In total house prices are up 8.9% from a year ago, the highest annual increase in six years.
Asking prices rose by 3.6% in May, averaging £9,409, the largest ever rise recorded at this time of year.
With the much publicised lack of housing supply in the capital, London asking prices are a staggering £80,000 higher so far in 2014, or £4,500 a week, a far cry from the rest of the UK where asking prices increased by £1,500 per week.
To maintain a healthy ratio of supply and demand 250,000 homes would need to be built every year, around double what the market is currently seeing.
Miles Shipside, Rightmove director, said: “The capital now needs a programme of mammoth proportions to create a flood of housing supply.
“More major transport initiatives, satellite new towns and the release of building land for both the private and social sectors will help to relieve upwards price pressure and give better options for both its inhabitants and its economic success.”
Jeremy Duncombe, director of Legal and General Mortgage Club, agreed that there is a significant North-South divide when it comes to supply.
He said: “Any recovery in the housing market needs to be built on solid foundations, and another core issue that needs to be addressed is the imbalance in housing supply and demand.
“Building more homes across the country would help to keep house prices at sustainable levels, allowing more people to ultimately own their own home.
“Although house prices are showing an overall increase across the country, there remain significant regional differences. Broadly speaking, prices in the north of the country are not rising in line with those in the south.
“This imbalance means the Government has to walk a fine line between boosting the market in certain regions whilst stopping prices from racing too far ahead in others.
“Whilst the Help to Buy scheme has drawn criticism from some quarters, the latest data shows that the majority of applications are coming from the north of England*, suggesting that it is being used to successfully target the areas that still need extra stimulus.”
Canary Wharf has seen house prices rise by a staggering 43.1% annually.
Ben Butler, sales manager of Morgan Randall in Canary Wharf explained: “Around 65% of the properties we are selling are going to cash buyers and we haven’t sold a property for under asking price since around August 2013.”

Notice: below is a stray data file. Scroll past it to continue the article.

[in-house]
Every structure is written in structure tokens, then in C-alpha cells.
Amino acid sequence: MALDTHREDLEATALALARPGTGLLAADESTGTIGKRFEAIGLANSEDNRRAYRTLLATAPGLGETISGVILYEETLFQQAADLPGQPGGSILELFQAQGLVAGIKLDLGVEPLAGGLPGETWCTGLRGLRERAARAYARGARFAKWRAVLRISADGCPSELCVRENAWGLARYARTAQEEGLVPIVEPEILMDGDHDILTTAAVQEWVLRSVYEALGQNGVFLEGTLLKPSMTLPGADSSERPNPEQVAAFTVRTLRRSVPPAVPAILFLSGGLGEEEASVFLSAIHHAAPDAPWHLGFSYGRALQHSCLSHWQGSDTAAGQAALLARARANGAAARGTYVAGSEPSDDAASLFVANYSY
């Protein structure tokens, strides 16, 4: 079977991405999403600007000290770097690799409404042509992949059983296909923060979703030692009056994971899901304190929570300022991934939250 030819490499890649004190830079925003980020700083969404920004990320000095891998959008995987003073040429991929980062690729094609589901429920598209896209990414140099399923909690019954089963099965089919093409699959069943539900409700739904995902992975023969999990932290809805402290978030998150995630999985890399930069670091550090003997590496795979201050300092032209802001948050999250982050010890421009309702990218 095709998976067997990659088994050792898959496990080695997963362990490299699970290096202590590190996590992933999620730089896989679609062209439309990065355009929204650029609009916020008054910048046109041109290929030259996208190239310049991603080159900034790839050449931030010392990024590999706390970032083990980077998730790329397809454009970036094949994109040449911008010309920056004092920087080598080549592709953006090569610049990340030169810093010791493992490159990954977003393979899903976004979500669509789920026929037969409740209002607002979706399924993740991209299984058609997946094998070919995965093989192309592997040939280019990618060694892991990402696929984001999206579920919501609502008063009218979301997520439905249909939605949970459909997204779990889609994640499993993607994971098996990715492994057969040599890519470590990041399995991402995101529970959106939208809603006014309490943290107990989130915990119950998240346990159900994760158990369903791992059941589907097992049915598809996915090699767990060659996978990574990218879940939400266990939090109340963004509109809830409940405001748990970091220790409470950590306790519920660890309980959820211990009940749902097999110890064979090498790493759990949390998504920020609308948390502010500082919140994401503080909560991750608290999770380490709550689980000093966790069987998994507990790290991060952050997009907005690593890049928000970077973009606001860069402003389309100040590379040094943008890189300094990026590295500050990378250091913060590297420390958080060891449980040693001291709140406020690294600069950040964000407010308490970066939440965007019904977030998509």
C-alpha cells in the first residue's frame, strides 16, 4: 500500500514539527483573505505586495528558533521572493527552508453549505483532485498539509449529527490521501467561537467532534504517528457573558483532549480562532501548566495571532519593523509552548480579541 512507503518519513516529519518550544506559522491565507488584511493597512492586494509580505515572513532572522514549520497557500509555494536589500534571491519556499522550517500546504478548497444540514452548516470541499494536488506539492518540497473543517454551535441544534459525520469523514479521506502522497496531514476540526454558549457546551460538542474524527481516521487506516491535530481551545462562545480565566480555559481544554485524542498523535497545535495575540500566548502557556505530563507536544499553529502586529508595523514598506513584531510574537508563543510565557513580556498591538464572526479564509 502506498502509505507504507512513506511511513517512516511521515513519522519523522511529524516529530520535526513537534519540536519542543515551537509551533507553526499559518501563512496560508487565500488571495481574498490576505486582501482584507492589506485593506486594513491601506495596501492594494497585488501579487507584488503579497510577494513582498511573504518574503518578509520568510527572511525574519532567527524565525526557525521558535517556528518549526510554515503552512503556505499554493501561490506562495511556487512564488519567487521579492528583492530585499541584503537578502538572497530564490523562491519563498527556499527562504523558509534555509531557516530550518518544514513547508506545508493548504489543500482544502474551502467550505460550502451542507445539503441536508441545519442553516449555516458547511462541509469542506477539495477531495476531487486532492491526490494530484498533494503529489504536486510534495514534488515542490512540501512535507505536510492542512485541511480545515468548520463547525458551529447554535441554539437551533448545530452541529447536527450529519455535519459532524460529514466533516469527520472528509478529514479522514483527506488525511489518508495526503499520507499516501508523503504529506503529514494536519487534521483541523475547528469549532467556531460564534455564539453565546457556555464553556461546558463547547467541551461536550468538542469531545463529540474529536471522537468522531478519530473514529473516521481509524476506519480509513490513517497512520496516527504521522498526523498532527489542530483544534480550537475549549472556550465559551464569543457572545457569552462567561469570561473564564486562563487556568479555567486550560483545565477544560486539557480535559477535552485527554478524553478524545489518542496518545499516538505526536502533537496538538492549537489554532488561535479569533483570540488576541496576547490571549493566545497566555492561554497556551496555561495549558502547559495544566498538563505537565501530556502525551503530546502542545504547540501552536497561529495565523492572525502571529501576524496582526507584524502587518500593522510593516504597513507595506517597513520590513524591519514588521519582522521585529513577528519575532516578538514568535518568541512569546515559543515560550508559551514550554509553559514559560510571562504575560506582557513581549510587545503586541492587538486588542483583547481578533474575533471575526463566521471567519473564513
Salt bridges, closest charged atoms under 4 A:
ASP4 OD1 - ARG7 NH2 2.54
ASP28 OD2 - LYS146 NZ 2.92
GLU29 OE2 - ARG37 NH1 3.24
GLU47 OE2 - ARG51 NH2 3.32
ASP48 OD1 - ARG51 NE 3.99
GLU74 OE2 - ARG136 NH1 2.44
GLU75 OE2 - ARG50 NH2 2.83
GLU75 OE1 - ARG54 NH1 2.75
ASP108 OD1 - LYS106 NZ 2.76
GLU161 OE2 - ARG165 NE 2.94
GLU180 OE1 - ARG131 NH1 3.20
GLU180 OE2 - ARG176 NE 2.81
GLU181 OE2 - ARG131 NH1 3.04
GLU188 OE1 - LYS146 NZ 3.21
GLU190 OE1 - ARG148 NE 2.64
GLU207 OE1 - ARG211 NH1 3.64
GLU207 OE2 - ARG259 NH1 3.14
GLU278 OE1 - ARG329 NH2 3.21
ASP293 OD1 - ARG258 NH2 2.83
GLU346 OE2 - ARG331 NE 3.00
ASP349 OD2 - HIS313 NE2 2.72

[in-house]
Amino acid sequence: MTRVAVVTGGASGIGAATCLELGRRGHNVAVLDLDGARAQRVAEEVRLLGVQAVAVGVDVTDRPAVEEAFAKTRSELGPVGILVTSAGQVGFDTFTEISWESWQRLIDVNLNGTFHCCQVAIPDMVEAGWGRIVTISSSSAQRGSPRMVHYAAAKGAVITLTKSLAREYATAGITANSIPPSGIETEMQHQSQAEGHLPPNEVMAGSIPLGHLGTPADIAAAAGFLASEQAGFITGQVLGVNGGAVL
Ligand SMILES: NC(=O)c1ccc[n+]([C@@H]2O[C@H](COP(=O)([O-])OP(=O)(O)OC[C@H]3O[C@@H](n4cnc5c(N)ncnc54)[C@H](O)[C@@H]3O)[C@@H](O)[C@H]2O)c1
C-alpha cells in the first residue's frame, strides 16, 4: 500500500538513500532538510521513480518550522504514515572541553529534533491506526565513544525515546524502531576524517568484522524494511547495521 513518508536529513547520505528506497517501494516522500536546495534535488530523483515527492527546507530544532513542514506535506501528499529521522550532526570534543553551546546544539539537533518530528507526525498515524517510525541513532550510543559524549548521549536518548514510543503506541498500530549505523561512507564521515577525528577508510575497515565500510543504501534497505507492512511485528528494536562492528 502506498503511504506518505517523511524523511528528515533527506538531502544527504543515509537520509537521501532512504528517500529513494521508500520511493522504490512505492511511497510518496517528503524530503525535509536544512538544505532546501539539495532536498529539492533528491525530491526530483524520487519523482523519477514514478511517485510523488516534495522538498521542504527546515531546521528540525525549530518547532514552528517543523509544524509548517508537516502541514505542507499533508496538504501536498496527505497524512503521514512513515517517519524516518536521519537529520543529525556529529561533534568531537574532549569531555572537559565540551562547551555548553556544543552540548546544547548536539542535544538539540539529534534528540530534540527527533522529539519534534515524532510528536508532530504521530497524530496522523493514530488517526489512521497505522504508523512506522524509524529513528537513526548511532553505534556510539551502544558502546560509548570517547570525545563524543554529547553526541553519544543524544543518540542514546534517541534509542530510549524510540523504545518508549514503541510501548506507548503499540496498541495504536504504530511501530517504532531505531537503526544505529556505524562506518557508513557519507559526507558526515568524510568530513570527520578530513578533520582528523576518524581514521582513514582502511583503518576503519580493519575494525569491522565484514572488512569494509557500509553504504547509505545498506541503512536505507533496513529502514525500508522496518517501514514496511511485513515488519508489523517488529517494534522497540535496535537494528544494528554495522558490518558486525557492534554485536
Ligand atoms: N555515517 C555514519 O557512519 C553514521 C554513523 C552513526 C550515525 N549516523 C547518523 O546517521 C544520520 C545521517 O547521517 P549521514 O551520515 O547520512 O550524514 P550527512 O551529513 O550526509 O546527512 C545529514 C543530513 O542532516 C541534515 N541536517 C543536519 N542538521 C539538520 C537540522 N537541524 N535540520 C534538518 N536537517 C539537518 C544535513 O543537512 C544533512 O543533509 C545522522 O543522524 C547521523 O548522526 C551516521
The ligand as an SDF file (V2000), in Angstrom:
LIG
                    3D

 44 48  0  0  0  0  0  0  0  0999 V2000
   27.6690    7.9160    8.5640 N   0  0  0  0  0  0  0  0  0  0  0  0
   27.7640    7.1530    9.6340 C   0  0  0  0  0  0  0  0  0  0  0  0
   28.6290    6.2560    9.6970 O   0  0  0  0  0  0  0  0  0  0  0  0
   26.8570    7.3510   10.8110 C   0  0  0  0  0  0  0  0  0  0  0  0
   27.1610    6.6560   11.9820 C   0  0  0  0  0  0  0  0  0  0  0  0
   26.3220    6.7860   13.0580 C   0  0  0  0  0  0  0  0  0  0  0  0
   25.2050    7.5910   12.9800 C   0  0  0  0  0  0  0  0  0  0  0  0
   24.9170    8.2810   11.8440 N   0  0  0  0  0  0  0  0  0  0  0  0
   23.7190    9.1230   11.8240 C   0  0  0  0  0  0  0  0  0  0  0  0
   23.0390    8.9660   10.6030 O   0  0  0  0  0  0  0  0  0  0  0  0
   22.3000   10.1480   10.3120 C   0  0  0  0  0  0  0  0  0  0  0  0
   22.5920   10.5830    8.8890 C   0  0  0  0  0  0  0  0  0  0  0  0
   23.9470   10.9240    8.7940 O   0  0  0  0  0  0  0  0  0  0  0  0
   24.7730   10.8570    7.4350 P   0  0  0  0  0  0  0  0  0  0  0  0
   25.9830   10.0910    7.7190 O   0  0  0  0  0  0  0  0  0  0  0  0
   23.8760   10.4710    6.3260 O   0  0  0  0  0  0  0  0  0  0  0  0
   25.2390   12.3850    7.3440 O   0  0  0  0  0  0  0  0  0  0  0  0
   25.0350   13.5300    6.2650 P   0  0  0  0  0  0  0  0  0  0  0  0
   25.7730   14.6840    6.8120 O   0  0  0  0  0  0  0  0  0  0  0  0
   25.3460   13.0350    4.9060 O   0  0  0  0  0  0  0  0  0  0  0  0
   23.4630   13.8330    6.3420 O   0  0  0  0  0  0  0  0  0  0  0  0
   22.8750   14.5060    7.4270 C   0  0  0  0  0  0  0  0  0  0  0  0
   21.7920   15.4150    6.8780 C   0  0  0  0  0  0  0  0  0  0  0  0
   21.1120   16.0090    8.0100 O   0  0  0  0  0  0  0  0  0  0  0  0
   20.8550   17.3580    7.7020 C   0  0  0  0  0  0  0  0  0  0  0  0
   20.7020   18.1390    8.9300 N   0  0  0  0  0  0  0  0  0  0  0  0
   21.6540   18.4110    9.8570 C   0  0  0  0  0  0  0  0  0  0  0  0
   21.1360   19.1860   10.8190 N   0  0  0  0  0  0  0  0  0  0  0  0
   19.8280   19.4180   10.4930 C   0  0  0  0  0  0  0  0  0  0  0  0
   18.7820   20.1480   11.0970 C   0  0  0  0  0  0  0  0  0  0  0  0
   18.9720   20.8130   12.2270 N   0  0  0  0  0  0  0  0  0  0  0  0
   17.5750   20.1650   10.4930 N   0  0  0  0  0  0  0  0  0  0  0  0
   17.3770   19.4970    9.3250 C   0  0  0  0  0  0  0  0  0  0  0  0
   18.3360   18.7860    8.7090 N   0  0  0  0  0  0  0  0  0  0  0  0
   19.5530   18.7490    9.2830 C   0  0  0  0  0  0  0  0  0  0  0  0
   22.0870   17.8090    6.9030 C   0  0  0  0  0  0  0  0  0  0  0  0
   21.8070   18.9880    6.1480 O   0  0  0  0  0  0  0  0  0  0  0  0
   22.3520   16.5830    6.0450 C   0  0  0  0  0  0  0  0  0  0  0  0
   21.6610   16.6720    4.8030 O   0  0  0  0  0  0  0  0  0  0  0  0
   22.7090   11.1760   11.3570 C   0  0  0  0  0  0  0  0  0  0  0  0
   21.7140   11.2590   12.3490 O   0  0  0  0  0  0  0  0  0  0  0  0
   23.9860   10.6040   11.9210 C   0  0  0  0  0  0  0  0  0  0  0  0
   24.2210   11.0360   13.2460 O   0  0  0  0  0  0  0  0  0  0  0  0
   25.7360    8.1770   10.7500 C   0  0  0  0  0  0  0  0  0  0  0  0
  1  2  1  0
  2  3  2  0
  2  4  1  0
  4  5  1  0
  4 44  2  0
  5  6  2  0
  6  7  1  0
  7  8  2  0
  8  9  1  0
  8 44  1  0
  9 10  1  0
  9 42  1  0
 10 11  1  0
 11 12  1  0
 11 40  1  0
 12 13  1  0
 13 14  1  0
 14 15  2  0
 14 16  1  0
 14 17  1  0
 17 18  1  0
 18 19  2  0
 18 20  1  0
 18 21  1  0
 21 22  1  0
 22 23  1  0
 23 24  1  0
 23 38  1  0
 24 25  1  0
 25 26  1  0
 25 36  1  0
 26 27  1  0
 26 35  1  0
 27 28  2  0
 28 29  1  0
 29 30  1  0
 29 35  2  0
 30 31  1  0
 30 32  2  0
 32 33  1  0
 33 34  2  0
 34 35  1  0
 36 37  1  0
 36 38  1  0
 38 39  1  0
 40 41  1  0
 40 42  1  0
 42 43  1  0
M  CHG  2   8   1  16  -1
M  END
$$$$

But Paul Wilson of Leeds-based estate agent Dacre, Son & Hartley, said: “All the talk of the rising prices in London and a supposed nationwide bubble has created a wave up the country of vendors raising their expectations, and in some cases putting their property on the market for too high an asking price than is realistic in the market here.
“Those properties that are put on at sensible prices are moving quickly, so we are advising people they need to be realistic with what they expect to get.”
And John Penn, head of mortgage proposition at Intelliflo, added: “Although recent figures have shown that house price growth is slowing, the numbers are still considerably higher compared to the same period last year. These latest stats also reiterate the fact that the speed of the market is extremely regional with London and the South East driving the rest of the UK.
"The continued price rises in these two areas are sparking concern that the market runs the risk of overheating.
"A key factor pushing up prices is the huge spike in property demand we’ve seen recently, coupled with a significant lack of housing supply.
"In order for the supply/demand balance to reach a healthier ratio, the estimated number of houses being built each year needs to reach a figure close to 250,000 – roughly double the figures we are currently seeing.
"Whilst confidence has certainly started to return to the market over the last 12 months it is key that the issue of housing supply is addressed to ensure that the housing recovery is both stable and sustainable.”